Under Georgia law, liability for the tort of a minor child is not imputed to the child's parents merely on the basis of the parent-child relationship. Parents may be held directly liable, however, for their own negligence in failing to supervise or control their child with regard to conduct which poses an unreasonable risk of harming others.

Where liability is based on parents' alleged failure to supervise or control their child, a key question is the foreseeability of the harm suffered by the plaintiff, that is, whether the parents had knowledge of facts from which they should have reasonably anticipated that harm to another would result unless they controlled their child's conduct…. "[T]he true test of parental negligence vel non is whether in the exercise of ordinary care he should have anticipated that harm would result from the unsupervised activities of the child and whether, if so, he exercised the proper degree of care to guard against this result." … Whether parents failed to use ordinary care in supervising or controlling their child is generally a question for the jury when the circumstances support an inference that the parents were on notice that, absent their intervention, injury was likely to result from the child's conduct.

In this case, it is undisputed that Dustin used a computer and access to an Internet account improperly, in a way likely to cause harm, and with malicious intent. The Ahearns contend that they had no reason to anticipate that Dustin would engage in that conduct until after he had done so, when they received notice from the school that he had been disciplined for creating the unauthorized Facebook profile. Based on this, they contend that they cannot be held liable for negligently supervising Dustin's use of the computer and Internet account.

The Ahearns' argument does not take into account that, as Dustin's parents, they continued to be responsible for supervising Dustin's use of the computer and Internet after learning that he had created the unauthorized Facebook profile. While it may be true that Alex was harmed, and the tort of defamation had accrued, when even one person viewed the false and offensive postings, it does not follow that the Athearns' parental duty of reasonable supervision ended with the first publication.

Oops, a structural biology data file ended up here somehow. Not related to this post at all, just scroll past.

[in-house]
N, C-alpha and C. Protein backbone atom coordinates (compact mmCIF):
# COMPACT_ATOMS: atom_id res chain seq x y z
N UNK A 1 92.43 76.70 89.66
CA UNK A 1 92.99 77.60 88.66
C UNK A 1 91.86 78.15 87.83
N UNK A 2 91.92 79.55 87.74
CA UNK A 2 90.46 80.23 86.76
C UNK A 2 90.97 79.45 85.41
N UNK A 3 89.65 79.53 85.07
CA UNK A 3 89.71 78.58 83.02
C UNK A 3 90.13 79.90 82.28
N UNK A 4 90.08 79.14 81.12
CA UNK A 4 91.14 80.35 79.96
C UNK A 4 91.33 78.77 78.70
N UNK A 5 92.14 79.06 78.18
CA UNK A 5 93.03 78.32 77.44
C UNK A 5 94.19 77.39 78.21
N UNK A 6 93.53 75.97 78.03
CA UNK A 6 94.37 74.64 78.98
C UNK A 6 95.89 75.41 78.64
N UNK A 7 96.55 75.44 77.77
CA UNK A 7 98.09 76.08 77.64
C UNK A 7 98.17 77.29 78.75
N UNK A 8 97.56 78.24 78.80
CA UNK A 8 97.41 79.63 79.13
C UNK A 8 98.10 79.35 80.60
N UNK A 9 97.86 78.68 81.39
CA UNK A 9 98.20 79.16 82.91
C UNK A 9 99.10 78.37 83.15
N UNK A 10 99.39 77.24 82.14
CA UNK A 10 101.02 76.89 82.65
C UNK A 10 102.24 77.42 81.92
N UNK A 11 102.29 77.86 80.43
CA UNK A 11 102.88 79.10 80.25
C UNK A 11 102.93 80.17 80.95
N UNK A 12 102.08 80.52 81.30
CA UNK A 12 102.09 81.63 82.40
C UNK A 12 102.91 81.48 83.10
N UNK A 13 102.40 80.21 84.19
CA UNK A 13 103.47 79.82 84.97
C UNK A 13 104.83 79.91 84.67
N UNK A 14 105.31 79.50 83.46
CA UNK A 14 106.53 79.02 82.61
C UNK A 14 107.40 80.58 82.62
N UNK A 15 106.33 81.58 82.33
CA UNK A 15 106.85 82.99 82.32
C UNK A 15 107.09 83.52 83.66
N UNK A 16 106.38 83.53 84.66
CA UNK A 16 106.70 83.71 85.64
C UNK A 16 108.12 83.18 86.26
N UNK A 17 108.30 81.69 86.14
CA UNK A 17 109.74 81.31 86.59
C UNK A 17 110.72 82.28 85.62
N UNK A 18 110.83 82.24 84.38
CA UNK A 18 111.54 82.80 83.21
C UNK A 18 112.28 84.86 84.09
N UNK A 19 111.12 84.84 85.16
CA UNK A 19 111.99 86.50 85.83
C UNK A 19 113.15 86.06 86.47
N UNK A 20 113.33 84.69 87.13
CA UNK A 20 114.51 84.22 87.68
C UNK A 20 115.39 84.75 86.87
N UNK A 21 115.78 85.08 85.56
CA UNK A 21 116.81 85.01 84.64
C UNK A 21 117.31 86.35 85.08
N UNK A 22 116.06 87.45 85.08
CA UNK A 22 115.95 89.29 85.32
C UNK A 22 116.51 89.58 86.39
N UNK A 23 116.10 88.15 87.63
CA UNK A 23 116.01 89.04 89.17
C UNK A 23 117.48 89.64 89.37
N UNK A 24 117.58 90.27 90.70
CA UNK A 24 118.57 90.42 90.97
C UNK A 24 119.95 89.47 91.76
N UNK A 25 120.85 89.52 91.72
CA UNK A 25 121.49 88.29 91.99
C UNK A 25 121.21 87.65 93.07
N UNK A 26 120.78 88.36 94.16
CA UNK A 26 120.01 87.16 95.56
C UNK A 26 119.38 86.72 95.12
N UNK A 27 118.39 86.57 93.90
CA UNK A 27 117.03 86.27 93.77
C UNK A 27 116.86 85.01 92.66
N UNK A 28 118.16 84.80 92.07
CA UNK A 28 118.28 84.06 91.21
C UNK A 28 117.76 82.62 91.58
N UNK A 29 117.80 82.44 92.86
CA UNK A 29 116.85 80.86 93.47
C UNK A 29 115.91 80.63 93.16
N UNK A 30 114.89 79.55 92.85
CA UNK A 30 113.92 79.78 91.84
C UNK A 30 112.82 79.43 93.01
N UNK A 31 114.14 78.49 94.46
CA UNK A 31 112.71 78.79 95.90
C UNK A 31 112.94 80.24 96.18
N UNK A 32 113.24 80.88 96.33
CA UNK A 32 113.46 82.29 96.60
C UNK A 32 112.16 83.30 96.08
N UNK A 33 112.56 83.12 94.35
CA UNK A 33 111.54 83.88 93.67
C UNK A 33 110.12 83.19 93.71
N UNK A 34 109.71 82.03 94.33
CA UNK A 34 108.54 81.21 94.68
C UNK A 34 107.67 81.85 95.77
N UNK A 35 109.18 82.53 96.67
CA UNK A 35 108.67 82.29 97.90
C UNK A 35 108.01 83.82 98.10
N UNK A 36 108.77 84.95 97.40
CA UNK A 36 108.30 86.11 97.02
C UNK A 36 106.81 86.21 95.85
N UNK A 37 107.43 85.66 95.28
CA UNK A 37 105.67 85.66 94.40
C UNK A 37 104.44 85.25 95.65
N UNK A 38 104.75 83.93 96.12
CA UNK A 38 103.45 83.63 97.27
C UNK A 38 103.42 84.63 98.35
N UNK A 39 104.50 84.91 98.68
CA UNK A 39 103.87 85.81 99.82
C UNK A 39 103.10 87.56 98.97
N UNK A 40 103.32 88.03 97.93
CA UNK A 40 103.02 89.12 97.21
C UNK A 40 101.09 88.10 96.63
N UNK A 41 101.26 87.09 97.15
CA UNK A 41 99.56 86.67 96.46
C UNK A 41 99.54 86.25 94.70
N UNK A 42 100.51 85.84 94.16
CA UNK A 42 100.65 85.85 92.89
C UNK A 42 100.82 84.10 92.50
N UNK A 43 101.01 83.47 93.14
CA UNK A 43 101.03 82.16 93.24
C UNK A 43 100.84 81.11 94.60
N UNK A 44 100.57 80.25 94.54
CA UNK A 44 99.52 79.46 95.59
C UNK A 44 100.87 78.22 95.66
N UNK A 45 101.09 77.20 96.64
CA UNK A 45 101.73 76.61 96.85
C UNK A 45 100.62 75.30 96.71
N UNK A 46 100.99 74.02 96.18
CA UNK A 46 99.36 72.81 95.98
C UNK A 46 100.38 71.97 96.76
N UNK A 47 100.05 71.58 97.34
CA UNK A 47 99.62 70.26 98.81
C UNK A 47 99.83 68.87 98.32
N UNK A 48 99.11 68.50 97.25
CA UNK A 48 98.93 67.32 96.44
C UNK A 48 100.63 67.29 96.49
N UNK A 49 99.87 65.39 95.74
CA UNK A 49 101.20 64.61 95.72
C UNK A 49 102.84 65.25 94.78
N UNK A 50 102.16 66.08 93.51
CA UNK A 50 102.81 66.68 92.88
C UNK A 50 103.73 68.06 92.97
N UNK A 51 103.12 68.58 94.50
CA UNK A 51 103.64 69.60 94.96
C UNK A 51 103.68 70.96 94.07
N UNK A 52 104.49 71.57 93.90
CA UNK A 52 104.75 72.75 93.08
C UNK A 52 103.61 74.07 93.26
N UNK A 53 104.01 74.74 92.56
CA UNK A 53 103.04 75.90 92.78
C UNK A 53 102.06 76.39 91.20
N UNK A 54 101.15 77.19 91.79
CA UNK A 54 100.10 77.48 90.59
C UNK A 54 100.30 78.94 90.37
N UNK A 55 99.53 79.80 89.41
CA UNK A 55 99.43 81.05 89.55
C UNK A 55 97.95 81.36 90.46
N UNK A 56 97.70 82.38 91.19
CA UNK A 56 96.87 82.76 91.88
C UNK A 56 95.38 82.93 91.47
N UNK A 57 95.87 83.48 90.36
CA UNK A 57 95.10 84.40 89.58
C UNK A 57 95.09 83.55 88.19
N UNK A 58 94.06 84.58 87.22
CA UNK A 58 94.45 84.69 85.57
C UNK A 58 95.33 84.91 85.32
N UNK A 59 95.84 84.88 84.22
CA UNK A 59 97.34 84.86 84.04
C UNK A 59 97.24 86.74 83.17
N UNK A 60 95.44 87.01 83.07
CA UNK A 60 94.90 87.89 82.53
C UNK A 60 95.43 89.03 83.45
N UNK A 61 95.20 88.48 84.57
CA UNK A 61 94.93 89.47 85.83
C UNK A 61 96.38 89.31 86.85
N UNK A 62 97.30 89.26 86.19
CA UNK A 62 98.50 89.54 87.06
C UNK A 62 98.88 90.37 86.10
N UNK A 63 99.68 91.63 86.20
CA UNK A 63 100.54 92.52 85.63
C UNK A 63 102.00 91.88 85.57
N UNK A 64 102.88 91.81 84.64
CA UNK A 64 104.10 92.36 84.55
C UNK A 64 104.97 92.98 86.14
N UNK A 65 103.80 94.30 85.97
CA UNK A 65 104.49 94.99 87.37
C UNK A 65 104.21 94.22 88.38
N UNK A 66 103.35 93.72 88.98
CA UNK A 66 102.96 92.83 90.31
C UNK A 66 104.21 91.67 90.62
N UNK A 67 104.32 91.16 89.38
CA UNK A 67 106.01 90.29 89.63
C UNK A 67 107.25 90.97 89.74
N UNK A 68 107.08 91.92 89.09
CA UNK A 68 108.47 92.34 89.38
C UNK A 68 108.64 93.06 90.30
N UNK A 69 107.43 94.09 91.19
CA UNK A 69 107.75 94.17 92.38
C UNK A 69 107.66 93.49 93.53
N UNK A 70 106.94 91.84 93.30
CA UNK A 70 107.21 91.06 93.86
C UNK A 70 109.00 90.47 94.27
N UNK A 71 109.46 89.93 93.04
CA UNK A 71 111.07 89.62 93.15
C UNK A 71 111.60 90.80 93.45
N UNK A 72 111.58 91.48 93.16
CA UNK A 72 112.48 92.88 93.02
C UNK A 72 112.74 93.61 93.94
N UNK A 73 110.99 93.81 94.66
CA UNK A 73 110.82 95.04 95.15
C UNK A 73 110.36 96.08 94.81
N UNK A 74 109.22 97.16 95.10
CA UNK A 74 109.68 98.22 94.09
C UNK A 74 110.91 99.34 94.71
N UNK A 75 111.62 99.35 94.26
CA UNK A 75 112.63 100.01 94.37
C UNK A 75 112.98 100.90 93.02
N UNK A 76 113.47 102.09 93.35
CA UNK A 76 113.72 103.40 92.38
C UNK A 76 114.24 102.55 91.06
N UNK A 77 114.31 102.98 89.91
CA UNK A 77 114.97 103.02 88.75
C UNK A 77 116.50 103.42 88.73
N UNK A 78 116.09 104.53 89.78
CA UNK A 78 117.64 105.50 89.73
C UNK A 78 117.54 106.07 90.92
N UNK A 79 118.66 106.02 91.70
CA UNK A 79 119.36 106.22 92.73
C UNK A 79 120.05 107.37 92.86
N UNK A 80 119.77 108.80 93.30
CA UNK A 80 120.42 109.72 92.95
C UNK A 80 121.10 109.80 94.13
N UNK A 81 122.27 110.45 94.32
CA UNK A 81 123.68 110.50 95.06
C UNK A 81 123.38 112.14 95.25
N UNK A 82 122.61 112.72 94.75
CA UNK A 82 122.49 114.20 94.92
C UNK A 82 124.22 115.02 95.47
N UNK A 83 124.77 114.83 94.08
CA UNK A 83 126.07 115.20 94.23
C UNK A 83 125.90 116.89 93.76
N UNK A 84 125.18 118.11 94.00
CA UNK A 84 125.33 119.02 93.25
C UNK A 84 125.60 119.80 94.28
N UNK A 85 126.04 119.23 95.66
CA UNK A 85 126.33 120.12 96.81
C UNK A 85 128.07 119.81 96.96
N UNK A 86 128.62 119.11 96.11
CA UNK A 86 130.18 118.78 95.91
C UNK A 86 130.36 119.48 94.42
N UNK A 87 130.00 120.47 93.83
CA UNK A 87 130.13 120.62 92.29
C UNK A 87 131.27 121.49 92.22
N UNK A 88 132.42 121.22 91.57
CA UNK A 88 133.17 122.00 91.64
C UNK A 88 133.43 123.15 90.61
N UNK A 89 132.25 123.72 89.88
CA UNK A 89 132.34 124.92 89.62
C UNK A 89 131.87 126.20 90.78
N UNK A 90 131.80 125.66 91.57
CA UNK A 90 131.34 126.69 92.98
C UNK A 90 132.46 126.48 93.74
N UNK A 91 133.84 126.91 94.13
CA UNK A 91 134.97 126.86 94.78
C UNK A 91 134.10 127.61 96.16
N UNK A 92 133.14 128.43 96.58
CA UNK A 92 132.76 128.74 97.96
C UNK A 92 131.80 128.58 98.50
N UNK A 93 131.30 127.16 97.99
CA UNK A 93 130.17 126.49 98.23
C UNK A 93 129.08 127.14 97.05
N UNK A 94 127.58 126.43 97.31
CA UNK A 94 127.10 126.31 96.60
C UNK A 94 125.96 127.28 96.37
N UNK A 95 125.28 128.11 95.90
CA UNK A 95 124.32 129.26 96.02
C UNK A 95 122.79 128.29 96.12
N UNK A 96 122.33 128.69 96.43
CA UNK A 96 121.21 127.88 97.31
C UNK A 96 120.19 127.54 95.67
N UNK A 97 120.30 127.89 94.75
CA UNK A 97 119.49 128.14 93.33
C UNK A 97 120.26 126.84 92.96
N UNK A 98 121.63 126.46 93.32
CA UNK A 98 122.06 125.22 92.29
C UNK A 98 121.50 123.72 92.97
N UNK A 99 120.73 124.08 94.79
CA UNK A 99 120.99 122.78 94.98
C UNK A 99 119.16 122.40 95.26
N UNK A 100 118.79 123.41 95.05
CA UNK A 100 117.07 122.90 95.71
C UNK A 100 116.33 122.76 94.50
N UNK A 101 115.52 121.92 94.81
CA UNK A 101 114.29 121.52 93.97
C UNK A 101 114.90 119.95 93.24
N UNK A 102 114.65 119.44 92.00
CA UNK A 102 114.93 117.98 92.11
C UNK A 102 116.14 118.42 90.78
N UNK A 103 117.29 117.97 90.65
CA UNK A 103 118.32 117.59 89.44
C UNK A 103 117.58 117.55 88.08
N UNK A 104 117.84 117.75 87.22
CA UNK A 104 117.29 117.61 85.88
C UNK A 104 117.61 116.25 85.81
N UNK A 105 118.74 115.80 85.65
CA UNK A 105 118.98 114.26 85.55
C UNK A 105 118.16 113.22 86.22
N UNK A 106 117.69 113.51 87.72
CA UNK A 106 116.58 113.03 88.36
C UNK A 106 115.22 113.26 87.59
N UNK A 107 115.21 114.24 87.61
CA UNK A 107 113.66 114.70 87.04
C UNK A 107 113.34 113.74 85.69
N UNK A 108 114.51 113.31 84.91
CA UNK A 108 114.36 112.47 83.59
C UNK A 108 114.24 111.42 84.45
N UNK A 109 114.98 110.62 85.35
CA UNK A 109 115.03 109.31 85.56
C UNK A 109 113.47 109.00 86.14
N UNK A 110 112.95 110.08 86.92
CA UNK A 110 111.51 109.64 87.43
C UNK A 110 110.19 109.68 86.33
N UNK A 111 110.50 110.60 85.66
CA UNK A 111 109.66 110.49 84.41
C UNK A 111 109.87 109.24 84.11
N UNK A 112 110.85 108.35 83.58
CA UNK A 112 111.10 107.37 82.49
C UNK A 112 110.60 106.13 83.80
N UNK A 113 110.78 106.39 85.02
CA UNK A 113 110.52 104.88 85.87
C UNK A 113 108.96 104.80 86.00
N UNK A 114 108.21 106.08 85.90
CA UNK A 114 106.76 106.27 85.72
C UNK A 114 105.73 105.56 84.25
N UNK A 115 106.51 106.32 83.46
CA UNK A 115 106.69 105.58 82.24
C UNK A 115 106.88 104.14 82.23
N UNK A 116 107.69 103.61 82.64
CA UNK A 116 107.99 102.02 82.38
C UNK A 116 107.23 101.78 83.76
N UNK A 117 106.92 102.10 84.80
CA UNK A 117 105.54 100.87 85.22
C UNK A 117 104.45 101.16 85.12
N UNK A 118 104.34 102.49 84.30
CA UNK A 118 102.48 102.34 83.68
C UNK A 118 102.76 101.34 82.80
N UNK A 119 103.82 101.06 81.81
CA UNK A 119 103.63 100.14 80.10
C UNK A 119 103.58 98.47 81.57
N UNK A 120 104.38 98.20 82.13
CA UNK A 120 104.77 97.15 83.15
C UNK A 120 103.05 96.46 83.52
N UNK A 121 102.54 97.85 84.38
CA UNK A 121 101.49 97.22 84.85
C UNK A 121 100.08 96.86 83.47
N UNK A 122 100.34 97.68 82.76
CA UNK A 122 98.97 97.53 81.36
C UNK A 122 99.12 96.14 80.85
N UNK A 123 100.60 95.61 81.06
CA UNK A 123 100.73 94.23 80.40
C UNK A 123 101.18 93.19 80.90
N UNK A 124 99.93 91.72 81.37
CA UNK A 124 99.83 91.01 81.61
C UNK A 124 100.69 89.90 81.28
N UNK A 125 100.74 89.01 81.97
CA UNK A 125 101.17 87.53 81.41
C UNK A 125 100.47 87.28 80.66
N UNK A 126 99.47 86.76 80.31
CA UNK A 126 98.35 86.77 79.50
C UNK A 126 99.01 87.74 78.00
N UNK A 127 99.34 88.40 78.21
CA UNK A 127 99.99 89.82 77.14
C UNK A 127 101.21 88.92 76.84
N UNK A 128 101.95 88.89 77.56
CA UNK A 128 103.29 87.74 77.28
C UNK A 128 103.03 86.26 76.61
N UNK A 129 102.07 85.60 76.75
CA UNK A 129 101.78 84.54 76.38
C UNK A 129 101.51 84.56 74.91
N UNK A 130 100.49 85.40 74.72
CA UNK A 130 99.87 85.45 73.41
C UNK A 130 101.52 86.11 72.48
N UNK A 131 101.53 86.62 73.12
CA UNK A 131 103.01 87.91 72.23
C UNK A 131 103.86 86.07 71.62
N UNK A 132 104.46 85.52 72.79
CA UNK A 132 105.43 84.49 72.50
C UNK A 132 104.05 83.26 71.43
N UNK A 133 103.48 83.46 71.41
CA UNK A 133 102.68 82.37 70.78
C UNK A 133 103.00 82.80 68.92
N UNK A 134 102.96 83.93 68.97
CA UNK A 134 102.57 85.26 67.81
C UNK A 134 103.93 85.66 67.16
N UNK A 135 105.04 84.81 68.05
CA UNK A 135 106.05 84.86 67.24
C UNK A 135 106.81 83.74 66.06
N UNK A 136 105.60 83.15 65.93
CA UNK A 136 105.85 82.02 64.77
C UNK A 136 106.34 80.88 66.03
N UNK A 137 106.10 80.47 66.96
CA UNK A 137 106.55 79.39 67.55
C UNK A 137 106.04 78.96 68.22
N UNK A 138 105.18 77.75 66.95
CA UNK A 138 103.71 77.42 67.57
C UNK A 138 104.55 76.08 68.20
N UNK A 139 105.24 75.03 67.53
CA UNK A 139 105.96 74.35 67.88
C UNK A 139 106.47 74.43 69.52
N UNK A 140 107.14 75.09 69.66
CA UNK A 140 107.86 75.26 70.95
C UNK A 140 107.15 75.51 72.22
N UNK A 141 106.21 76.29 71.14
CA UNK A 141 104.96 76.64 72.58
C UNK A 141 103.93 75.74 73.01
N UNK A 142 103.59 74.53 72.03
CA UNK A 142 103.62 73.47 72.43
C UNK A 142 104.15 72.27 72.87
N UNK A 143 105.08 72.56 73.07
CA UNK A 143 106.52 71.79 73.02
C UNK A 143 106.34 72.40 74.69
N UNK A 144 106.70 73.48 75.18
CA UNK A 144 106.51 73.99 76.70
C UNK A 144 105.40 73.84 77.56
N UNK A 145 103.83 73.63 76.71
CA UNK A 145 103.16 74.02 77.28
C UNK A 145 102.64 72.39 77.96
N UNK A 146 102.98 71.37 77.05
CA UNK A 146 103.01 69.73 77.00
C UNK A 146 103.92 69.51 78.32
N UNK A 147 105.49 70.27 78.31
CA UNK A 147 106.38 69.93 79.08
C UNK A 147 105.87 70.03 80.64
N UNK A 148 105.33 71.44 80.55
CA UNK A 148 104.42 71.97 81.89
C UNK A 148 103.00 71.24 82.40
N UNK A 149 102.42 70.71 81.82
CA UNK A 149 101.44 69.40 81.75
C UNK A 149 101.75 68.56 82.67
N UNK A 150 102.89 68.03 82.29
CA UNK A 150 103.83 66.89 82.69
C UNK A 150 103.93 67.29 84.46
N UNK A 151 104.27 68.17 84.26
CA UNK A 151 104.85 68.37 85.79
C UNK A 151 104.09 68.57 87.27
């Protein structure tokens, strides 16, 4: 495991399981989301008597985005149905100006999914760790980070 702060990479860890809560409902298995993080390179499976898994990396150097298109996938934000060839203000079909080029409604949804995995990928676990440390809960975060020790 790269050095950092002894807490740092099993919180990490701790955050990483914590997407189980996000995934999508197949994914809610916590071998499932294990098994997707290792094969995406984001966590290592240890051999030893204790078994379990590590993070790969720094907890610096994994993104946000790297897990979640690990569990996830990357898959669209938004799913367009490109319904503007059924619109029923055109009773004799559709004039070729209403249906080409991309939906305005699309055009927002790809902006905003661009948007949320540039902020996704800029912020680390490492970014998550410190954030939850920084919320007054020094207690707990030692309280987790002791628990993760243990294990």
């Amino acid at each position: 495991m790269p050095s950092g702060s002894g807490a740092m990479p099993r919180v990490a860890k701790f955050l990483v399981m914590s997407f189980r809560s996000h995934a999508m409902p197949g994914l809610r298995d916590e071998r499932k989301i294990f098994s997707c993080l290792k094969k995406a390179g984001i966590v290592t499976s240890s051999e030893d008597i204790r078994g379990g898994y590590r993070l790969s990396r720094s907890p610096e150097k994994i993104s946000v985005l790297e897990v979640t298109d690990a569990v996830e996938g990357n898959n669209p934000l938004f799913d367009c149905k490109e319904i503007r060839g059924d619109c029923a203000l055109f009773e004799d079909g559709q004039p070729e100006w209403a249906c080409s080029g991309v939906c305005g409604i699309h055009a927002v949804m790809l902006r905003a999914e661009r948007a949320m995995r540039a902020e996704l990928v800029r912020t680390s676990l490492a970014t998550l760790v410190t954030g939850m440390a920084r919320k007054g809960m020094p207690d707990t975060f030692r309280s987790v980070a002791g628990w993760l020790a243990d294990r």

Given the nature of libel, the original tortious conduct may continue to unfold as the false and injurious communication is published to additional readers or the defamatory content persists in a public forum without public correction or retraction…. [A] reasonable jury could find that, after learning on May 10, 2011, of Dustin's recent misconduct in the use of the computer and Internet account, the Ahearns failed to exercise due care in supervising and controlling such activity going forward.

Given that the false and offensive statements remained on display, and continued to reach readers, for an additional eleven months, we conclude that a jury could find that the Athearns' negligence proximately caused some part of the injury Alex sustained from Dustin's actions (and inactions). Accordingly, the trial court erred in granting the Athearns' motion for summary judgment in part….

Seems generally right to me. In the words of Restatement (Second) of Torts § 316,

A parent is under a duty to exercise reasonable care so to control his minor child as to prevent it from intentionally harming others or from so conducting itself as to create an unreasonable risk of bodily harm to them, if the parent

(a) knows or has reason to know that he has the ability to control his child, and

(b) knows or should know of the necessity and opportunity for exercising such control.

And it seems reasonable to extend this to unreasonable risks of reputational harm (tortious defamation) as well as physical harm, of course assuming the parents know or should know that their children are defaming someone, and the parents are reasonably capable of stopping such defamation.